The National Taxpayer Advocate's report discussed in the preceding blog has a component titled Most Litigated Issues: Case Advocacy, Appendices. In that component, the NTA discussed the Williams case (see report at pp 601 - 603). The discussion is a good review for students and practitioners. The discussion is (footnotes omitted):
In United States v. Williams, the District Court for the Eastern District of Virginia held that the government did not prove that a taxpayer’s failure to report his foreign accounts on a Report of Foreign Bank and Financial Accounts (FBAR) was willful, even though Schedule B of his income tax return indicated that he had no foreign accounts and he acknowledged willfully failing to report income from the accounts on his return.
Mr. Williams, a U.S. citizen and New York University-trained lawyer, pled guilty to tax evasion and criminal conspiracy to defraud the government with respect to more than $7 million in unreported income that he deposited in foreign accounts and more than $800,000 in earnings on those deposits. in connection with this plea, Mr. Williams admitted that he intentionally failed to report income in an effort to evade income taxes between 1993 and 2000. Acting on a request from the U.S., the Swiss government froze his accounts in 2000.
A U.S. person with a financial interest in, or signature authority over, one or more foreign financial accounts with an aggregate value greater than $10,000 is required to file Form TD F 90–22.1, Report of Foreign Bank and Financial Accounts (FBAR), by June 30 of each year. In addition, U.S. Individual Income Tax Return, Form 1040, Schedule B asks:
At any time during 2010, did you have an interest in or a signature or other authority over a financial account in a foreign country, such as a bank account, securities account, or other financial account? [yes/No.] See instructions on back for exceptions and filing requirements for Form TD F 90-22.1
Although Mr. Williams pled guilty in 2003, he did not file any FBARs for 1993 through 2000 until 2007, at which point the six-year period for imposing an FBAR penalty had expired for each year except 2000. He or his preparer checked “no” in the box on Schedule B of his 2000 return, indicating that he had no foreign accounts.
After sentencing, the IRS initiated a civil examination of Mr. Williams and sought to impose the maximum FBAR penalty for 2000. To succeed, it had to meet its burden to prove that Mr. Williams “willfully” violated a known legal duty to file the FBAR (i.e., that he knew he was required to file and intentionally failed to do so). The IRS argued that his failure to file was willful because his signature on the tax return was prima facie evidence that he knew the contents of the return. in other words, the IRS sought to infer that the violation was willful from the fact that he signed a return that referenced the FBAR filing requirement next to a false statement indicating that he had no foreign accounts. the IRS also argued that Mr. Williams’ guilty plea should estop him from arguing that he did not willfully violate the FBAR reporting requirement.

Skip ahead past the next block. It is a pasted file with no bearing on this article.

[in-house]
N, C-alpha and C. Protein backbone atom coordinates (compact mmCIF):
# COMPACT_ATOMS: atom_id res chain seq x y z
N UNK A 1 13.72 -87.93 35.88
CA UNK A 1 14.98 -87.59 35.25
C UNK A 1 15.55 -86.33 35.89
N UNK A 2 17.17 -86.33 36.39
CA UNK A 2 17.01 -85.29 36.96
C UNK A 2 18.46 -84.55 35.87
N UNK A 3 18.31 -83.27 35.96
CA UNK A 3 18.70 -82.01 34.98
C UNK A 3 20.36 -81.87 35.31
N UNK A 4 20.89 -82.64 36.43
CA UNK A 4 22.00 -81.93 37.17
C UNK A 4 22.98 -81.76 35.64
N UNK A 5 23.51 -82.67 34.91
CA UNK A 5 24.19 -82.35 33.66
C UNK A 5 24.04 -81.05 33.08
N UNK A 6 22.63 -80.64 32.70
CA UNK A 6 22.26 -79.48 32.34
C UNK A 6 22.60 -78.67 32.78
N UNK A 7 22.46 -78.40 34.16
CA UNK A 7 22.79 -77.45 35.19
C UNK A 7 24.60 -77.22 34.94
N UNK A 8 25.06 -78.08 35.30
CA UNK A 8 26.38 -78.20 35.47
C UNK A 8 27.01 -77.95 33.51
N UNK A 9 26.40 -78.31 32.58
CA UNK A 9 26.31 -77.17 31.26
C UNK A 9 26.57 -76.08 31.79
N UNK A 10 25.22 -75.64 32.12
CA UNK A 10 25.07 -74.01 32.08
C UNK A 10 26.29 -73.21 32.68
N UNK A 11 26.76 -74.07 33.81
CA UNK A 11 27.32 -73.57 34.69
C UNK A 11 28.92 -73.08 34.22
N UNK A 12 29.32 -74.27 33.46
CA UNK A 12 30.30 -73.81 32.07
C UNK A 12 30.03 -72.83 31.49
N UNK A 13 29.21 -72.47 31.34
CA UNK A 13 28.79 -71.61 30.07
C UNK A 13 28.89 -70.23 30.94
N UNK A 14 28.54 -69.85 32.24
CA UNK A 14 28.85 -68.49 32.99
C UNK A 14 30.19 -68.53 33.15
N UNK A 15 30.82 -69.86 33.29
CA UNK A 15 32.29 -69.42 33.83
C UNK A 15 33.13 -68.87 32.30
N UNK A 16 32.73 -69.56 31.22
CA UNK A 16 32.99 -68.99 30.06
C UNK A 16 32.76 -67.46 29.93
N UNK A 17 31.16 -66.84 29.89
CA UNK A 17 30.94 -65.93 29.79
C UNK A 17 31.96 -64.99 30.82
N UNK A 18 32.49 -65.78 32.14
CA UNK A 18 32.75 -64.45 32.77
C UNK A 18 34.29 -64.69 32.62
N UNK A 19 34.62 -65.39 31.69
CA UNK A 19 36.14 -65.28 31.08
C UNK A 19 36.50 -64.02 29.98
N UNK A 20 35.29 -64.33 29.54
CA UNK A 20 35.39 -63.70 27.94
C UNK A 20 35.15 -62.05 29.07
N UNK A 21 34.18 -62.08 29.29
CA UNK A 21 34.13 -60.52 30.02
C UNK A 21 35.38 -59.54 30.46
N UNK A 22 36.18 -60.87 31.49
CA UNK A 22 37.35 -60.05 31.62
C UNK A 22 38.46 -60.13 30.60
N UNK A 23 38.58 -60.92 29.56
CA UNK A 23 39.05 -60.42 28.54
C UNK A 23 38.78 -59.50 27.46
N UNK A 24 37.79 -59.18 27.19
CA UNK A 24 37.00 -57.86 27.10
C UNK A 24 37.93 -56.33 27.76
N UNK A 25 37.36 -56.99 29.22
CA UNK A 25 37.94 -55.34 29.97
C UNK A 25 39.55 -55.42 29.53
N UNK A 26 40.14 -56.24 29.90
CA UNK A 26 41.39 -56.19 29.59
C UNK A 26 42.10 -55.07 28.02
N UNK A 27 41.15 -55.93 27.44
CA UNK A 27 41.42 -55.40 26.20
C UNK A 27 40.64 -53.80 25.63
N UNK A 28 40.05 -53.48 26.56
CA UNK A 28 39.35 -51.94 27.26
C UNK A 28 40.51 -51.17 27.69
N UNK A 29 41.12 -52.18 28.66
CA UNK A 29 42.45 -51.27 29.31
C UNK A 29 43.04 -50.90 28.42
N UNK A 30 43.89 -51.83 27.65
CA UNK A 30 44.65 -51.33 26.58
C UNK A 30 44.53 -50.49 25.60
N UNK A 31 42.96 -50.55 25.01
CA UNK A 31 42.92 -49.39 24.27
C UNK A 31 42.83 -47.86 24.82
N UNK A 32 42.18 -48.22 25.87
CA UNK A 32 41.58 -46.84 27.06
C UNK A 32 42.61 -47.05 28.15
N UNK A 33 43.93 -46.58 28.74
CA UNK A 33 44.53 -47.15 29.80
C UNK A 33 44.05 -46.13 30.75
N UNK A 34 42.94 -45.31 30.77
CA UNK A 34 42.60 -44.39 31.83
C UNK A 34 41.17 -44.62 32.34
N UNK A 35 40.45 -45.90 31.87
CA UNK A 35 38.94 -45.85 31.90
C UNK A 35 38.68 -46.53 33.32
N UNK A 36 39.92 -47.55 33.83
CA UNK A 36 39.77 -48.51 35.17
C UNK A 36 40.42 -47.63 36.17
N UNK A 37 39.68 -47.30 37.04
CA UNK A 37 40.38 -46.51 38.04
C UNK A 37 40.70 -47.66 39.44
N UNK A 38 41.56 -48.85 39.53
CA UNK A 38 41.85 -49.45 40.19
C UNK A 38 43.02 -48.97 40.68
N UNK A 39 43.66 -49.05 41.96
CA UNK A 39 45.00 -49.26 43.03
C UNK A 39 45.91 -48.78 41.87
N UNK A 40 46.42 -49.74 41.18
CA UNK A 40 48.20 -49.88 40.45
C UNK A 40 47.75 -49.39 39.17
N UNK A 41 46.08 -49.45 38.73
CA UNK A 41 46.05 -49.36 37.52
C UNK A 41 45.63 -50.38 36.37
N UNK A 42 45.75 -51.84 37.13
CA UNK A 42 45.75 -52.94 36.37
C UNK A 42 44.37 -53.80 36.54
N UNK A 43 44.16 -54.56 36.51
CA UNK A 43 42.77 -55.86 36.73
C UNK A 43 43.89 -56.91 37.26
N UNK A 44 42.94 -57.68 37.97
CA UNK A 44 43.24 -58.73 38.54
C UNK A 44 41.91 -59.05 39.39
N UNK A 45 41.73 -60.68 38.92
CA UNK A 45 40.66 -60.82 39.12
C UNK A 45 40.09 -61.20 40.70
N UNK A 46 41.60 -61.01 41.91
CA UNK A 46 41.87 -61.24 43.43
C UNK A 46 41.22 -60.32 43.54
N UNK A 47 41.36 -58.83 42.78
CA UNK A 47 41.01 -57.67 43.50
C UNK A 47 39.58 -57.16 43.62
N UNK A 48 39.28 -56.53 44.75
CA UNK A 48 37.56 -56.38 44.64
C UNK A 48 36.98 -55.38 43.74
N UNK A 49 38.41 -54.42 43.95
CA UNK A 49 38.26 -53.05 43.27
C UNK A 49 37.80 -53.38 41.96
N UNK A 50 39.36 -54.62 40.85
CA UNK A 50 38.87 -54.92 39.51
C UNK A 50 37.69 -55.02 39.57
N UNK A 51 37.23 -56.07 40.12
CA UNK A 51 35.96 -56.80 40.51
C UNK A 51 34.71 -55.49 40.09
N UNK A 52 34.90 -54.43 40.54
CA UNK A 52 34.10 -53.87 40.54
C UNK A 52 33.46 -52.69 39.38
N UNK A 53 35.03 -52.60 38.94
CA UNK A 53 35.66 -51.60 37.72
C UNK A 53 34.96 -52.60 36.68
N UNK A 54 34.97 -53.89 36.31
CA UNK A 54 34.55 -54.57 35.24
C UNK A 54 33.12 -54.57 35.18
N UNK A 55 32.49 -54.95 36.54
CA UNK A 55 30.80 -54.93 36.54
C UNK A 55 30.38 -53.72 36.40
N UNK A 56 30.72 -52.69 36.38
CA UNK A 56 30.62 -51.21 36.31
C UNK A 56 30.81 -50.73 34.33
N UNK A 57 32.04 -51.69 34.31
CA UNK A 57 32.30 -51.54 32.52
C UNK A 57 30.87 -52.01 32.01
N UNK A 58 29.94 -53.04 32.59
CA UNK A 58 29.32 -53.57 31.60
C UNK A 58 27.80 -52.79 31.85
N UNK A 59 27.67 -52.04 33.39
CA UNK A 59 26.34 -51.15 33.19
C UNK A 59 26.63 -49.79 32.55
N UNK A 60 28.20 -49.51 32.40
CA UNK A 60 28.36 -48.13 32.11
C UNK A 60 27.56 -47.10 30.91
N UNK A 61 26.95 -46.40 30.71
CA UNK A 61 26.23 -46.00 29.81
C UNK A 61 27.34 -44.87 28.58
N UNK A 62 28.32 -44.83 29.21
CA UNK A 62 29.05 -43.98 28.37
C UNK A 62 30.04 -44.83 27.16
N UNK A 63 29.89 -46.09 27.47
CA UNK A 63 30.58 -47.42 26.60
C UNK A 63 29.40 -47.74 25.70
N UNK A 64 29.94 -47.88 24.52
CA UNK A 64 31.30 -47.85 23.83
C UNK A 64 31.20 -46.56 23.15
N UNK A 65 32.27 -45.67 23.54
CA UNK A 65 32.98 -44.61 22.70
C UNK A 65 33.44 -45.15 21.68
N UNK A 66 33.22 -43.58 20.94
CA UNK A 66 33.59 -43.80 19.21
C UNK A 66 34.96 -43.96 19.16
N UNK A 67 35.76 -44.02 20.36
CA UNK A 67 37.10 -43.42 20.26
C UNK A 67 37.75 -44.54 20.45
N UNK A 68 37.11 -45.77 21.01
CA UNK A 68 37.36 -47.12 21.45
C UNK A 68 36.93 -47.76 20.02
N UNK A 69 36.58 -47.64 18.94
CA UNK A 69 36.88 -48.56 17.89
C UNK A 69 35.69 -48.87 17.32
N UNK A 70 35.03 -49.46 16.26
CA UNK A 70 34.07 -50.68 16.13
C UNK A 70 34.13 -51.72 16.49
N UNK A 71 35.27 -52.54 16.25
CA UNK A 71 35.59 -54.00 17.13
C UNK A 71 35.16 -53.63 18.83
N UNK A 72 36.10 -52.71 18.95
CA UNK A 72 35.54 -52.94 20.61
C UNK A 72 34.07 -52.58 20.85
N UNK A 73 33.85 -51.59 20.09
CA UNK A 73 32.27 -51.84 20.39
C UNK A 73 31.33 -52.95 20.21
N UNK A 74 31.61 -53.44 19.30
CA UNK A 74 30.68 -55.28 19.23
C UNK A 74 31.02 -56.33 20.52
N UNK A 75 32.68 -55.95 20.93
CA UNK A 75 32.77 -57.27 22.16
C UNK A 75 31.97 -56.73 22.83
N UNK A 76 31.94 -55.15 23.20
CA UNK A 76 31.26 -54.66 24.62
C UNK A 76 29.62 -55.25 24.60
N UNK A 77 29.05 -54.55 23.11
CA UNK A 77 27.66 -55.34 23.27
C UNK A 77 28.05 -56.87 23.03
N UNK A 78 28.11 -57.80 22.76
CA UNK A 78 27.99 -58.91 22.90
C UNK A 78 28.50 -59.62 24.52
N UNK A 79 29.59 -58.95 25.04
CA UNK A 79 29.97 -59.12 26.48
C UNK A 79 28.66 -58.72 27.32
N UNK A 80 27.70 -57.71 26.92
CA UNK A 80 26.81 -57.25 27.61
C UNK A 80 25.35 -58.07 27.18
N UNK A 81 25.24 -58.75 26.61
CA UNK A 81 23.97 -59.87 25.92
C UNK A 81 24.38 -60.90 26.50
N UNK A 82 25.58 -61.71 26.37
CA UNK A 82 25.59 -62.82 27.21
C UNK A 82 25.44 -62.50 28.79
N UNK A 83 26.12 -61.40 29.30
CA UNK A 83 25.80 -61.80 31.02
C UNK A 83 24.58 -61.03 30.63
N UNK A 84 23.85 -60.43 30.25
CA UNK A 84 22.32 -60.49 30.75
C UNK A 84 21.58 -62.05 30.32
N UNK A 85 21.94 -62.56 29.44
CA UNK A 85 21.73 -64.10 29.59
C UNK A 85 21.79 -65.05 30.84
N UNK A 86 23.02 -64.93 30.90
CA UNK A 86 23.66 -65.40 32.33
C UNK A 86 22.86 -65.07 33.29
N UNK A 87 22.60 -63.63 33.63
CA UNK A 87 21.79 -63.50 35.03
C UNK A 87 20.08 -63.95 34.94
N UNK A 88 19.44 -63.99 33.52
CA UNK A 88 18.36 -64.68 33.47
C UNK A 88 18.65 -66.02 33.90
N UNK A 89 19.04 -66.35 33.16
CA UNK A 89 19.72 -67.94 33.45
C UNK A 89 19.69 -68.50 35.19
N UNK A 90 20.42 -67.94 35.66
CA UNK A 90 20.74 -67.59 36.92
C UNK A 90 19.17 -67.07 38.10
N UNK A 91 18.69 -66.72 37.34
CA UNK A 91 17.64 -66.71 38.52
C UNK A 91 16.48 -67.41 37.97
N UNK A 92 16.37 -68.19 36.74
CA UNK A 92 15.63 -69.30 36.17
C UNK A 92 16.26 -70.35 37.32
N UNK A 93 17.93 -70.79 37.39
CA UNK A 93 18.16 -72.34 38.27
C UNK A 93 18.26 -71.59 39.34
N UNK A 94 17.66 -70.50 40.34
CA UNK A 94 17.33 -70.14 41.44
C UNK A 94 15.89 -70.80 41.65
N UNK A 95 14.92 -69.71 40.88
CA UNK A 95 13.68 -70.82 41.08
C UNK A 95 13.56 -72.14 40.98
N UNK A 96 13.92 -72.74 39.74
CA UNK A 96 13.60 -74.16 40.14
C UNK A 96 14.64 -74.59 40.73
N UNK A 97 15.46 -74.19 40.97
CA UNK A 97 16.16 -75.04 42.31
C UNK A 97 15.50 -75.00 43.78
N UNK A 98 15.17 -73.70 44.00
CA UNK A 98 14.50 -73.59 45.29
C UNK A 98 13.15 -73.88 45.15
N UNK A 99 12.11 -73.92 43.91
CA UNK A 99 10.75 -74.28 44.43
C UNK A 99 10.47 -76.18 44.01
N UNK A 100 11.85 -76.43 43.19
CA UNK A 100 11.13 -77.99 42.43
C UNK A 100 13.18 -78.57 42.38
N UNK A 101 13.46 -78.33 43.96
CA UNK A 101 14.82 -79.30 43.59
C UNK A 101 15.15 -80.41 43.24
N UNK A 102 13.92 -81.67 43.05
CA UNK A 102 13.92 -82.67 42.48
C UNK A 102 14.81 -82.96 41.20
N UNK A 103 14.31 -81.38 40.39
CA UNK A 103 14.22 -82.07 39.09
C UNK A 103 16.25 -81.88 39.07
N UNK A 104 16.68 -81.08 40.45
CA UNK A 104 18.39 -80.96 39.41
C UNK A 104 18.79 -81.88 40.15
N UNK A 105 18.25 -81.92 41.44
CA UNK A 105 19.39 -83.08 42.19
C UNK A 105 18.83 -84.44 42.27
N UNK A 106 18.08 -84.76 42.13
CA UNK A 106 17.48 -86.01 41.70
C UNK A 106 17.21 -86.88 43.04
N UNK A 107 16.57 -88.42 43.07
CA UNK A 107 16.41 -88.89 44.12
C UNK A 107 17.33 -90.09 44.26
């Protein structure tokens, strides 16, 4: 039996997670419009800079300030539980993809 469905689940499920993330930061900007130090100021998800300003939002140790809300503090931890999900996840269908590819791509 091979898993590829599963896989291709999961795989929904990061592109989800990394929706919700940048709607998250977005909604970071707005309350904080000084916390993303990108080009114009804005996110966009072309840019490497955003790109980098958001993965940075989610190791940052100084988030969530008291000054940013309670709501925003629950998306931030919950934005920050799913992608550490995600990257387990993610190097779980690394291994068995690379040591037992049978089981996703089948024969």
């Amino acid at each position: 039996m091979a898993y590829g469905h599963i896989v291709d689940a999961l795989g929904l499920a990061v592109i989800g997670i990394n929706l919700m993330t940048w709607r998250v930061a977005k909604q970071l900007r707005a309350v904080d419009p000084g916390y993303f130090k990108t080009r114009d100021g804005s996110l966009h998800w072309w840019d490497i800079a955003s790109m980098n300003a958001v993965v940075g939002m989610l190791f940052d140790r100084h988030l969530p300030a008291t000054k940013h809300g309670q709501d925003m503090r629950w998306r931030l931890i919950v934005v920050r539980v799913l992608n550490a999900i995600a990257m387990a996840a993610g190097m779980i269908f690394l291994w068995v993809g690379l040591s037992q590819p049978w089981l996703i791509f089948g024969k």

The court held that the government failed to establish Mr. Williams willfully violated the FBAR reporting requirement. it concluded that Mr. Williams’ plea acknowledged he intentionally failed to report income on his return, but not that he willfully failed to file the FBAR. Mr. Williams testified that he relied on his accountants to fill out his Form 1040 and the court was not persuaded that he was lying about his ignorance as to its contents or the requirement to file the FBAR. the court noted that he failed to file the FBAR in June 2001, after he learned that U.S. and Swiss authorities knew about the accounts and had frozen them. Moreover, he disclosed the accounts during conversations with the IRS in January 2002, disclosures that would be consistent with his belief that the IRS already knew about The accounts six months before in June 2001, when he was alleged to have willfully failed to disclose the accounts. This case is significant because it indicates that a taxpayer’s response to the checkbox on Schedule B may be insufficient to establish that a taxpayer willfully violated the FBAR requirements, even if the taxpayer intentionally omitted income from the accounts on his or her return.I have discussed Williams in prior blogs. The principal blogs are:
Government Fails to Prove Willfulness in FBAR Civil Case (9/2/10), here.
Burden of Proof for Willfulness in FBAR Violations (9/6/11), here.